Ahhh, this was the very best kind of sailing. Â Warm summer air, glowing sunset after a bright sky, solid steady breeze with just enough gusts to keep tweaking…and half a dozen great guys enjoying it together. Â The race committee set a pretty long race for this time of year, so we got to savourÂ the sunset as we crossed the finish line, and then sushi at the dock from our very own samurai, Lazy-Sheet-oh-san.
Since “Chef”, our resident gourmand was away (yes, Neil, we have re-christened you :-)), Mark was out to make his, er, mark, in the culinary department, and we all got to enjoy his effort, complete with wasabi and soy sauce.
Oh, wait, this a race report, not a snack report…I better get back to business! Â But of course, it is simpler if you just watch the video, no? (Or if you prefer the subtitles, it would go something like this: Â start, tack, tack ,dip, tack, tack, hoist, jibe, jibe, jibe, douse, tack, tack, tack, tack, tack, tack, hoist, jibe, finish, woohoo!)
But to describe a race as a set of maneuvers would be to sell shortÂ the art of sculpting lines through the bay in a choreography of elephants. Â And that we cannot allow, so out with the words!
…ahem…here’s, er, how it, umm, went?
Kiwi was back on board, with his freshly broken hand all swollen and bandaged, and a new hair cut. Â I have to admit I didn’t recognize him, because I never knew he had ears. Â So, being all lame and shorn, he served as tactician on board, and that was a great asset during the start, since we found ourselves nearly climbing aboard Eclipse’s stern end. Â Lot’s of maneuvers got us great boat speed, crossing the line as the gun went off, with freedom to tack — textbook!. Â Finding ourselves with 41 foot Eclipse-and-its-acre-and-a-half-of-sail-area in our lee bow, we sensibly opted to tack quickly, enjoying clear air to the windward mark as we zigged while everyone else zagged. Â At the first crossing with Sandpiper, they were well ahead. Â At the second crossing we had made ground and had to dip them. Â By the windward mark, we were just behind Eclipse and Sandpiper, and managed an inside overlap on Battlewagon.
A gorgeous hoist saw us pull away from Battlewagon, and we took some delight in seeing their spinnaker hoisted sideways — especially as we made that same error last summer (we call it the “Red Green Maneuver”….but don’t mention it to Nonsuch — it’s still a tender topic for him). Â Could we reel in Sandpiper and Eclipse? Yes, almost, and no. Â But it was so much fun! Â We sailed a hotter course and practiced “heating and burning” down the course. Â Basically this means you steer the boat upwind, ease the guy to shift the pole foreward and trim in the spinnaker sheet, which gains a lot of speed, and then you undo it all a minute later to head further downwind, trading speed for VMG. Â When the speed gets too low, you repeat. Â It’s fun, and it really works. Â In fact, just five degrees difference in steering angle can make 10% difference in speed. Â We got it so that we were moving all these things in sync, and we gained on Sandpiper — caught right up to them in fact — and closed the gap on Eclipse significantly. Â And Battlewagon fell behind.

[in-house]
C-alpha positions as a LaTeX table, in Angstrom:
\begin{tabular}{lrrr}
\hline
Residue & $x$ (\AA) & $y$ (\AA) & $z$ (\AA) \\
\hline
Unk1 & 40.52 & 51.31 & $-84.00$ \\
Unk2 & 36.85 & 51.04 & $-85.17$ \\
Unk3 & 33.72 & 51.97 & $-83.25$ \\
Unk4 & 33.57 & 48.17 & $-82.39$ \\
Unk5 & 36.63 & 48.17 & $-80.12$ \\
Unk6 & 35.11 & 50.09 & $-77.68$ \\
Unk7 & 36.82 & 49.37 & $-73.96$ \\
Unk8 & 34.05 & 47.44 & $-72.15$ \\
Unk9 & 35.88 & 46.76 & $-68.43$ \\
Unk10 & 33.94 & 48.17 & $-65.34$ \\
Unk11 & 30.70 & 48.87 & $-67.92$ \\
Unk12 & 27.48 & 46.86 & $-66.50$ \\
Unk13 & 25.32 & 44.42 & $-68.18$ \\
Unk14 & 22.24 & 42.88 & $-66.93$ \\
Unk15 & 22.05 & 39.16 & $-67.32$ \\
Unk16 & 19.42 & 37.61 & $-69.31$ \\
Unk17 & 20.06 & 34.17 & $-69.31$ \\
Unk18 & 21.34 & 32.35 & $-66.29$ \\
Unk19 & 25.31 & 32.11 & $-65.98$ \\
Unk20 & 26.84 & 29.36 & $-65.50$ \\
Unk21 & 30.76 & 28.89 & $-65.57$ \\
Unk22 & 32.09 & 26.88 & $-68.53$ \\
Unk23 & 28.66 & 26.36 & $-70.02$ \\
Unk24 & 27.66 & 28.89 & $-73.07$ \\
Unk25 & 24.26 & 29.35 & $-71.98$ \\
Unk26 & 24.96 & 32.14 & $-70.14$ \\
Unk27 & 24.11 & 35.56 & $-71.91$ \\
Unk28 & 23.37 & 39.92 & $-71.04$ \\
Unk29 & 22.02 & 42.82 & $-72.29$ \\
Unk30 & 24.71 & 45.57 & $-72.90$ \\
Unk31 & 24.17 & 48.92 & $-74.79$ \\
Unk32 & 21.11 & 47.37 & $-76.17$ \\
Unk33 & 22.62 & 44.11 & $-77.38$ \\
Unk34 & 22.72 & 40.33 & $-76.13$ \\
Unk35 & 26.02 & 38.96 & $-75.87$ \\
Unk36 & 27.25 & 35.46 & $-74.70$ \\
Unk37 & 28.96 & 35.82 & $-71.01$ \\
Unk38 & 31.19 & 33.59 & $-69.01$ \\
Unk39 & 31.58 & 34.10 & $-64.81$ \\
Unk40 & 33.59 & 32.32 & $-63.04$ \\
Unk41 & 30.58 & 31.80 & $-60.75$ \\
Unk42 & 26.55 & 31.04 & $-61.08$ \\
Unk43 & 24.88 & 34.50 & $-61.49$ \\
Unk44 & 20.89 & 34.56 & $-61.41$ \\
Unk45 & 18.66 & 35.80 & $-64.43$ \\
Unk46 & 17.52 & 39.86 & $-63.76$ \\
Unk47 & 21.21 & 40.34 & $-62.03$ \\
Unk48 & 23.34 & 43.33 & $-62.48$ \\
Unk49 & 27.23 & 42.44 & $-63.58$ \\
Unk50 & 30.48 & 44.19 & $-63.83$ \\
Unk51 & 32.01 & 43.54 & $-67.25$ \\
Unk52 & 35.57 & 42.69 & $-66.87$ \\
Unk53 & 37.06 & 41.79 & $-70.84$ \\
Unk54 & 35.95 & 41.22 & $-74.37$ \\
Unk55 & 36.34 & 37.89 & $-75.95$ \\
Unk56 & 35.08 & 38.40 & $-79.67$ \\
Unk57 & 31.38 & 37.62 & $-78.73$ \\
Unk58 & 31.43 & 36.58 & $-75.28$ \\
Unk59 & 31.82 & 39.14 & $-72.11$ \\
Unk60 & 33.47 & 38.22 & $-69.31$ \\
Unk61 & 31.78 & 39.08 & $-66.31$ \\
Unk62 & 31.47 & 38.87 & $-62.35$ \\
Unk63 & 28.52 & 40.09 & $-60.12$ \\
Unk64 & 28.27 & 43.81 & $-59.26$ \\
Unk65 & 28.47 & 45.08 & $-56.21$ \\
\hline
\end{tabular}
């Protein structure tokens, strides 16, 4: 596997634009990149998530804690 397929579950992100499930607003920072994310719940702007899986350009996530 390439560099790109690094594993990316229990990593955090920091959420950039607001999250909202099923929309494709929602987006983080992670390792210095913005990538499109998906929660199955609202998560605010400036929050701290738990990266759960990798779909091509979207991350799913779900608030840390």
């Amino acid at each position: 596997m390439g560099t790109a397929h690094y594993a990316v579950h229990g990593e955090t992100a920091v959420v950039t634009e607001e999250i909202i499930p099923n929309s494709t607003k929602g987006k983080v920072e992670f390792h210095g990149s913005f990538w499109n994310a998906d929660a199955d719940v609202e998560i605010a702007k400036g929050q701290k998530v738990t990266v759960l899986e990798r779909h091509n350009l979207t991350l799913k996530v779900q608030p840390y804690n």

But I think we fiddled around a bit too much on this run. Â It was irresistible though! Â We pulled up right alongside Sandpiper and had to decide whether to stay in their bad air, or get around behind them to steal their air. Â We went for the latter in one really cool move, but then we pressed on away from them, swerving among traffic and putting in two extra jibes. Â It was great fun, but by the leeward mark, we had let them slip away. Â Maybe next time we’ll get on their air and stay put so they can’t get away and we have the inside lane for our douse.
(Oh, and, um, er, about our douse tonight, well, just blame the guy on the helm for waiting too late, forgetting entirely about the pole and saying “blow the halyard” when he meant “ease the halyard”. Â Yep, the sail got wet, and we rounded with the pole still up. Â Thanks to great reactions from Gadget, who bounded like a greyhound to the pointy end to haul the spinnaker on board, we didn’t really lose much time or distance at all).
Good thing there was another hoist — a great chance to dry the spinnaker! Â Up and down the track we enjoyed clean air, just a tad lighter so we could power up the mainsail fully and chase Eclipse (in vain) to the finish line. Â The bronze sun shone proudly upon the lads of the Tuesday table as they headed towardÂ their dockside feast, with hopes of another blue flag for their efforts.
Oh, and some statistics! Â Let’s not forget about the statistics! Â (How’s the pointing going, you ask? Â Why thanks for asking! I’m glad you brought it up!)
Tacking angles on the first upwind leg were in the 95 degree range. Â Compare that to 100+ when using the #1 in higher wind in the past. Â But, take note: on the second upwind leg, when we could power up the main more fully, the tacking angle dropped to about 88 degrees on average (we even had two tacks at 78 degrees). Â That means twoÂ important things:
- the new shroud settings are helping us sail less distance
- powering up the mainsail is critical to pointing. Next time, I want to try easing the headsail in these conditions so that we can keep the mainsail powered up. Â It will probably look like we aren’t pointing as high, but I think less leeway will more than compensate.
Jibe angles — yes, I have jibe angles! Â We had four jibes with four different jibe angles: Â 68, 46, 50, and 23 degrees. Â What to make of that? Â It depends on how hot we were sailing before the jibe. Â In the first case, we were sailing 146 degrees off the true wind before and after the jibe. Â In the last case, we were sailing very deep, just 168 degrees off the true wind before jibing. Â This is just a start of the downwind data collection…more to come.